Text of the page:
The National Pulse
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N.J. Republicans Face Long Odds in Race to Replace Christie

Every four years after the president is elected, there are two major contests that highlight an otherwise barely noticed election cycle: governor’s races in Virginia and New Jersey. Democrats currently lead in both, though their lead in Virginia seems light enough that there is still a decent chance of Republicans pulling out a victory. In New Jersey, however, the outlook is much bleaker for conservatives.

There are an array of problems that have led to the current situation. Governor Chris Christie’s popularity has taken a serious hit during his second term in office, and he has lost much of the support from independents who helped propel him to the Governor’s Mansion in two straight elections. While Christie was never as conservative as one of his counterparts in a deep red state, even his moderate conservatism has been a change of pace from the state GOP’s typical nominees.

Now, it appears, the pendulum has swung back the other way. In this year’s election, Lieutenant Governor Kim Guadagno was the establishment favorite to win the nomination. Her main opponent, Assemblyman Jack Ciattarelli, viewed as more conservative on issues like abortion, had an uphill battle to win the nomination, and he lost the primary by more than 15 points. Guadagno’s position of favoring legal abortion-on-demand is fundamentally what makes political pundits consider her and others like her to be so “moderate,” but despite what some surely believe, this is not likely to do her any favors in the grand scheme of New Jersey politics.

The Democratic nomination, meanwhile, was very handily captured by Phil Murphy, a wealthy former banker who managed to command the support of the Democratic establishment even over experienced politicians. He has flooded the airwaves in New Jersey with commercials consistently touting that he will “defend a woman’s right to choose” and pushing a very partisan agenda. His campaign website even contains rhetoric which equates wanting to defund Planned Parenthood with misogyny:

Governor Christie sold out to right-wing special interests in order to further his own political ambitions. He has attacked women’s rights at every step, vetoing efforts to ensure equal pay and cutting funding for Planned Parenthood. Then, he became a lead surrogate for the most misogynistic campaign this country has seen.

Quinnipiac University has been the only somewhat regular pollster in this race so far. The most recent polling results released on June 14th give Murphy a massive 29-point lead over Guadagno. Name recognition for both candidates is also low for such a major race. Forty-seven percent of those polled have not heard enough about Murphy to form an opinion, while 50 percent state the same for Guadagno.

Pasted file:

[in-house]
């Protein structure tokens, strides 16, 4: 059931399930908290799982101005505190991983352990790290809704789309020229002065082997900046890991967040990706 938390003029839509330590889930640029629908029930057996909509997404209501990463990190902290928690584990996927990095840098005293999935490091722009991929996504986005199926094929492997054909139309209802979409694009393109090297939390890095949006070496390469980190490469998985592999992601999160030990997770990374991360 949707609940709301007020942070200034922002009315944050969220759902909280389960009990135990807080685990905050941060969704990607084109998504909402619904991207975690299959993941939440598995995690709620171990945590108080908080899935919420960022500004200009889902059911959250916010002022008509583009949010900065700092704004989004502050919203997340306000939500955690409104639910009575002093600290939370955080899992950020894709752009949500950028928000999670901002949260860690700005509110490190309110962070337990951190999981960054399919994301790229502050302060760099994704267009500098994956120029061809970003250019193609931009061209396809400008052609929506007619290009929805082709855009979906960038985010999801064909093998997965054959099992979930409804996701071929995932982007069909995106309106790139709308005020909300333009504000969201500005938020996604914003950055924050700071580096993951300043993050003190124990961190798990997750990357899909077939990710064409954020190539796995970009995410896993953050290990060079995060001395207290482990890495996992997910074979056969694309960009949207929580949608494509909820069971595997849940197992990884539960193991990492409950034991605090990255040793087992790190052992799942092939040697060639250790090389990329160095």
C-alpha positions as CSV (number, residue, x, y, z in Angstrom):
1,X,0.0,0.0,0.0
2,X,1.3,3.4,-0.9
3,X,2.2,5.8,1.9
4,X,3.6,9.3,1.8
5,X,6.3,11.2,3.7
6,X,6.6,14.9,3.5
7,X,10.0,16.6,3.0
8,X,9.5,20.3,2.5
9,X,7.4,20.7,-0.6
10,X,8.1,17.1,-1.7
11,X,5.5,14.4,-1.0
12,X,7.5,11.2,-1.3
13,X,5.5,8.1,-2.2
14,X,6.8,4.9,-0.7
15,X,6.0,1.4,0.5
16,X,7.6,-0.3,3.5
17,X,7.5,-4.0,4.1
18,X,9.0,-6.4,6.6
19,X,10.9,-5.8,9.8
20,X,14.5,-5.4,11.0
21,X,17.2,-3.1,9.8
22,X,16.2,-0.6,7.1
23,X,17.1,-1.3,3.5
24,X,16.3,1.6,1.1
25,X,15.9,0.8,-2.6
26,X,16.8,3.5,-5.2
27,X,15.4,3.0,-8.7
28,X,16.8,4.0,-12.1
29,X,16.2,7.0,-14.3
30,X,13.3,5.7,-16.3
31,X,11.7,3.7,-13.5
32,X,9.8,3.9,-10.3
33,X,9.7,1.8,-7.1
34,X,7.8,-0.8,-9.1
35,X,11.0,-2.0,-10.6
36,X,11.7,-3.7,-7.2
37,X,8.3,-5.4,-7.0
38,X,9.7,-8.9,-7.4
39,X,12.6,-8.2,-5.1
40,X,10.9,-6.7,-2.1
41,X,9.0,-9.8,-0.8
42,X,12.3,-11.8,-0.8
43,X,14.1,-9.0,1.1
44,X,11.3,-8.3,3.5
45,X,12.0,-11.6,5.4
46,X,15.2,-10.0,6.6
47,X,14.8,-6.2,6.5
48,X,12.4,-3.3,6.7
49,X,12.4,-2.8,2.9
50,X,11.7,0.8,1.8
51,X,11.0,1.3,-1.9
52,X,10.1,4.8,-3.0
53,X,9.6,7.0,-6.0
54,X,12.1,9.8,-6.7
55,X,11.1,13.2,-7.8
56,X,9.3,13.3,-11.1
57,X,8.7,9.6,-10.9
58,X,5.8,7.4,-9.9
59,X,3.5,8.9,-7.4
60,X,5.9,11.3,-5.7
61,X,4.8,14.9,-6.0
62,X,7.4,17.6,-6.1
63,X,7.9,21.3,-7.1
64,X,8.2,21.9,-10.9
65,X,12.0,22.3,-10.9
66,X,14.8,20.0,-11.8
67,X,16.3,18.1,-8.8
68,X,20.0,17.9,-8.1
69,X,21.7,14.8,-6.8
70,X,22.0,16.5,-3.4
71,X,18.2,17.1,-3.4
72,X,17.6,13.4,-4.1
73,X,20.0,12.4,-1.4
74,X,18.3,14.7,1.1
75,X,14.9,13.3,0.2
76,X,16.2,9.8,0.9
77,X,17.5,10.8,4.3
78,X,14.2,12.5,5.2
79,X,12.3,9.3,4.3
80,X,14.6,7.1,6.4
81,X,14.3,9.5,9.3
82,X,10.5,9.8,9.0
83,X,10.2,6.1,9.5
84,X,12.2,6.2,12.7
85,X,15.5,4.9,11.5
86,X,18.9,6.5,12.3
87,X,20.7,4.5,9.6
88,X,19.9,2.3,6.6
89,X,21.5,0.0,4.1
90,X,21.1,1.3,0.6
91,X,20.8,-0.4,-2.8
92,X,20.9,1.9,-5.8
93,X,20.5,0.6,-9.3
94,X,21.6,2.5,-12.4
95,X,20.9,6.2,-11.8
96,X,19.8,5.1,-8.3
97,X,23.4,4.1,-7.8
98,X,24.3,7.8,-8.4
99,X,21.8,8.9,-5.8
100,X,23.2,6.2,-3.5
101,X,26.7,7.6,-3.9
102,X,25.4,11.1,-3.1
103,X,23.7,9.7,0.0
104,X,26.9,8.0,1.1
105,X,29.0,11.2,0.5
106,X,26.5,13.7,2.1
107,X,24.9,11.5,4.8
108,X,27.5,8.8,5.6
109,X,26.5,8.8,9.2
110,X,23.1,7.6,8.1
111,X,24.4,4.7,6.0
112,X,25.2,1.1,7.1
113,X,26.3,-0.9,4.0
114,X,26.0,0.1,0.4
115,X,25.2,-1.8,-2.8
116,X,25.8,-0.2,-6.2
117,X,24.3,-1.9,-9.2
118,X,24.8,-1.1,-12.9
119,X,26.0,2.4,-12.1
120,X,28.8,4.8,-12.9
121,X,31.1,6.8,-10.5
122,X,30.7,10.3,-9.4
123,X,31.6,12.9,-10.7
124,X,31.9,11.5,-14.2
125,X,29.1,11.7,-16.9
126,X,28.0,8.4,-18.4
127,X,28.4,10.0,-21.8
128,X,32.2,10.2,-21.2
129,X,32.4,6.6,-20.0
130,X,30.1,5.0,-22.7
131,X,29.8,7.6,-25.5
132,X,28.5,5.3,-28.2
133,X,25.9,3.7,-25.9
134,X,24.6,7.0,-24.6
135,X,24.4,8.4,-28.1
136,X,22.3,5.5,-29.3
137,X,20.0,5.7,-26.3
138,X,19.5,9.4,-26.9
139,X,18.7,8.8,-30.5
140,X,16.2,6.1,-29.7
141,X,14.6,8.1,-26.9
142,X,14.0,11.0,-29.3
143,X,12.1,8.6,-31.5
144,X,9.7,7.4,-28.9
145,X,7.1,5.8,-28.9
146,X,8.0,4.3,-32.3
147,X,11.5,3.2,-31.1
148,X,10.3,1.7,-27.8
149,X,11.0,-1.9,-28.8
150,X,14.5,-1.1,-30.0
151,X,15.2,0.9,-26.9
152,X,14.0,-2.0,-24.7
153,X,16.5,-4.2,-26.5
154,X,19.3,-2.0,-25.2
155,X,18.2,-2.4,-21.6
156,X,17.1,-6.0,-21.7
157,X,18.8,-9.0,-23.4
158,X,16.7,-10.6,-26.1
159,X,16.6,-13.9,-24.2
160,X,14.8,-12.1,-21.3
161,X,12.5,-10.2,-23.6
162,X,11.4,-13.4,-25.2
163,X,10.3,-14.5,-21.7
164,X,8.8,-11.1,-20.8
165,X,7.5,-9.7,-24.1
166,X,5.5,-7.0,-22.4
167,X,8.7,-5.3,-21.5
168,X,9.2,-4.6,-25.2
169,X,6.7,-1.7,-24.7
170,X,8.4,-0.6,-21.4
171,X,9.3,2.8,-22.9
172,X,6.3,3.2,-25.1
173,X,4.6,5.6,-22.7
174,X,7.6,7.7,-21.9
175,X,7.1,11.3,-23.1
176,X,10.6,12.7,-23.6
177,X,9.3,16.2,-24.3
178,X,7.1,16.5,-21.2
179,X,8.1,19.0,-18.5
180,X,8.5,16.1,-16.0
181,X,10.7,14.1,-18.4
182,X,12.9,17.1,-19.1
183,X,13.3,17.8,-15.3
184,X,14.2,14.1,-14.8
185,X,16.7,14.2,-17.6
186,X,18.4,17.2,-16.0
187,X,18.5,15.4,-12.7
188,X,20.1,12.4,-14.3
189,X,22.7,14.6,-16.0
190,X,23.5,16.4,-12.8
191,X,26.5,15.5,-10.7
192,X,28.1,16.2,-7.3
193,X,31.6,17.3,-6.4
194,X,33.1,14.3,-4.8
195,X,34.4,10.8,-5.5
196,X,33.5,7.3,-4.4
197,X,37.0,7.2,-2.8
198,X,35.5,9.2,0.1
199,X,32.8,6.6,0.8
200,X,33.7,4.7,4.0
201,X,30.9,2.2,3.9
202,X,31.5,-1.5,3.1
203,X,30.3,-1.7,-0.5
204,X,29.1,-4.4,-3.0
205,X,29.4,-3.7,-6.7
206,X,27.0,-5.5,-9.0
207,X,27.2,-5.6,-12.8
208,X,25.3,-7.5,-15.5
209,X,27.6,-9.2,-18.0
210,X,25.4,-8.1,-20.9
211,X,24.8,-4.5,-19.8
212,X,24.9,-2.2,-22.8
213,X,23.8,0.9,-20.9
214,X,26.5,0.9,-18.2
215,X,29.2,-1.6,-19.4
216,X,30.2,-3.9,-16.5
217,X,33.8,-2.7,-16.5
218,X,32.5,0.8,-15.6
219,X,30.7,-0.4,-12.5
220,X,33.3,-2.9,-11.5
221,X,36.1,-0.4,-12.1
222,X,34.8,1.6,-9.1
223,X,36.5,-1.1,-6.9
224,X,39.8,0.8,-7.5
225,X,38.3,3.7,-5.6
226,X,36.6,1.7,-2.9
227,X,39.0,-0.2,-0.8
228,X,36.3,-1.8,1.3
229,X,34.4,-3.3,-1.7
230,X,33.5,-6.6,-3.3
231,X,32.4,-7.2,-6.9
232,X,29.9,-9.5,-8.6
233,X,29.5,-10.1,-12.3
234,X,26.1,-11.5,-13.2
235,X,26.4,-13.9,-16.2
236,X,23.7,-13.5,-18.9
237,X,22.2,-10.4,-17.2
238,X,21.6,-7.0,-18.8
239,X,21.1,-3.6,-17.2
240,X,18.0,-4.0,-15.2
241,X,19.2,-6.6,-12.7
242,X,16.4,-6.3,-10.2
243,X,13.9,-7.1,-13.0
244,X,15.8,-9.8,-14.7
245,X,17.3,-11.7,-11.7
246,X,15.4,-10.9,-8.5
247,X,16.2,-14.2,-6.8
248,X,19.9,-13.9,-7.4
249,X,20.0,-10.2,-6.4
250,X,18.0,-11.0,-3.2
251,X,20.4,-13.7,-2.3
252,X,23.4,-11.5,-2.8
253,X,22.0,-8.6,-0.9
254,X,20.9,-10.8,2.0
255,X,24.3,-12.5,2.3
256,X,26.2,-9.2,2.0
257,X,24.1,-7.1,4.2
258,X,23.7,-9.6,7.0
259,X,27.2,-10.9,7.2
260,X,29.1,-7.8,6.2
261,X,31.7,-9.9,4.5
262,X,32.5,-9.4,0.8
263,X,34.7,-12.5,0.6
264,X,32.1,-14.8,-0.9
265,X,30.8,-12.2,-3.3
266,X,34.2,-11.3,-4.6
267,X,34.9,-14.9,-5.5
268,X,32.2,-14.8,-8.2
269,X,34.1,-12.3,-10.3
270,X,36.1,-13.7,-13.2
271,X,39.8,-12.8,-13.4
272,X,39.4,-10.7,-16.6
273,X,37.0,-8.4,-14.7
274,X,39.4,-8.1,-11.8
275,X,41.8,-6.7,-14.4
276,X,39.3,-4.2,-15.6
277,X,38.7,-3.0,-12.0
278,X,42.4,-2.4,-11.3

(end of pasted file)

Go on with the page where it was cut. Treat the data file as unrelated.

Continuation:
Summing up the state of the race, Maurice Carroll, assistant director of the Quinnipiac University Poll, has expressed pessimism about Guadagno’s chances of making up enough ground from this massive lead:

Once upon a time, New Jersey elections were peppy – looked on as a sign of where the nation was heading politically. This was a far from peppy primary and the first general election matchup between Democrat Phil Murphy and Republican Lt. Gov. Kim Guadagno doesn’t look like this race will go down to the wire.

The winds of fortune are certainly blowing against Republicans in New Jersey. While it is already a challenging state given the advantage in voter registration that the Democrats have held for many years, with a pro-abortion candidate like Guadagno unlikely to rally conservatives in the state, this election seems almost certain to see the Governor’s Mansion lost, in addition to losses in the state legislature. It can only be hoped that the GOP draws the correct lessons from this race once it has reached its likely conclusion.

Photo credit: Gage Skidmore

Ajay Bruno

Ajay Bruno is a conservative political consultant, writer, Internet talk radio host, and activist who has worked on campaigns at all levels, including serving as New Hampshire State Director for the Michele Bachmann presidential campaign.

  • Conservatives and Republicans simply don’t have deep support in New Jersey. More important than whatever a Republican thinks in the state, is how most independents and Democrats regard basic values, such as what private individuals and companies want in a place where they live and operate. A key lens on New Jersey is how it is perceived by businesses. An excellent reference about this is provided by Chief Executive Magazine, which does a survey each year, about the best U.S. states in which to do business:

    Chief Executive Magazine’s 2017’s survey of business executives on the best states to do business:

    Top Five:
    1. Texas
    2. Florida
    3. North Carolina
    4. South Carolina
    5. Indiana

    Bottom Five:
    46. Connecticut
    47. New Jersey
    48. Illinois
    49. New York
    50. California

    Here are 2 CEO comments from the 2017 survey about New Jersey:

    “New Jersey has high taxes, eroding infrastructure, the workforce works in New York City, government favors gambling organizations, budget is spent on governor ads for the state and his campaigns as well as his legal fees. Healthcare suffers. Public education suffers. Technology is behind most states.”

    “Connecticut, New York and New Jersey: if you do not get your finances in order, you will have no business here. You are driving everyone out and do nothing to combat the problems. Every year your budget gets further and further in the red.”